Tags: Retirement | retirement | Ohio | disabled seniors

Disabled Seniors Guide to Retiring in Ohio

By    |   Wednesday, 10 Jun 2015 01:00 AM

For seniors with a disability, retirement in Ohio offers a high quality of life and access to programs designed specifically for both senior citizens and people who have a disability. With a cost of living close to the national average, you won't save as much money as you might in some other states, but you can be assured that you won't be paying significantly more to spend your retirement in Ohio than people in the rest of the country. Additionally, the state offers tax breaks, discounts, and assistance programs that can help you enhance your lifestyle and make your retirement or disability benefits stretch farther.

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Ohio isn't the cheapest state to live in but, in some areas, it falls below the national average. You'll likely save money on housing, for example, which costs 34 percent less than in other states, according to Sperling's Best Places. Overall, however, it ranks nearly equal to the national average, so for disabled seniors, who often lived on a fixed income, making their benefits go farther can take careful planning.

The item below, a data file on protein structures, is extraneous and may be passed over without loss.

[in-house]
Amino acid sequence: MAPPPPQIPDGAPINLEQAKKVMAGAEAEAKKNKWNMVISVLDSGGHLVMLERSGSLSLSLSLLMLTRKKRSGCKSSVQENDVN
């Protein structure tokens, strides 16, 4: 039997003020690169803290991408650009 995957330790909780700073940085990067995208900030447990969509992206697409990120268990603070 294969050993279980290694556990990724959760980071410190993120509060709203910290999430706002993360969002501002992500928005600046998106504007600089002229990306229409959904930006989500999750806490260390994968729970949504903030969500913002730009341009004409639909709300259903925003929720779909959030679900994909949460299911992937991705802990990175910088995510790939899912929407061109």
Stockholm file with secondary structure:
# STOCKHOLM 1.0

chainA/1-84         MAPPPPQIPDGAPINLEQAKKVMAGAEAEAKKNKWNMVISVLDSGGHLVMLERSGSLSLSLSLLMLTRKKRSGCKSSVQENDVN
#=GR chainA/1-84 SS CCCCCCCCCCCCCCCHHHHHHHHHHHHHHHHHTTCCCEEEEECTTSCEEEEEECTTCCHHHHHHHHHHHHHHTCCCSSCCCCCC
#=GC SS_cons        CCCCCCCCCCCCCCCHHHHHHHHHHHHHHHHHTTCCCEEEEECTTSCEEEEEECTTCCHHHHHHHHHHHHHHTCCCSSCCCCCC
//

If you're worried about making the most of your money, research what tax breaks you're entitled to. According to Military.com, if you're a veteran and have a total disability, you can receive a homestead exemption on your property taxes. This reduces the assessed value of your home by up to $25,000 and lowers the amount of property tax you'll pay.

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For disabled seniors spending their retirement in Ohio, access to affordable housing is abundant. The state offers several facilities and assistance programs for senior citizens and for people with disabilities. The Ohio Multi-County Development Corporation (OMCDC) operates 13 facilities designed for people with varying levels of independence and varying types of disability. The OMCDC also operates two senior facilities for low-income senior citizens. To qualify, you must be a resident of the county in which the facility is located. Rent is based on income, with tenants paying 30 percent of their adjusted gross income. Many units are furnished and in some cases the facility even provides housewares.

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For seniors with a disability, retirement in Ohio offers a high quality of life and access to programs designed specifically for both senior citizens and people who have a disability.
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2015-00-10
Wednesday, 10 Jun 2015 01:00 AM
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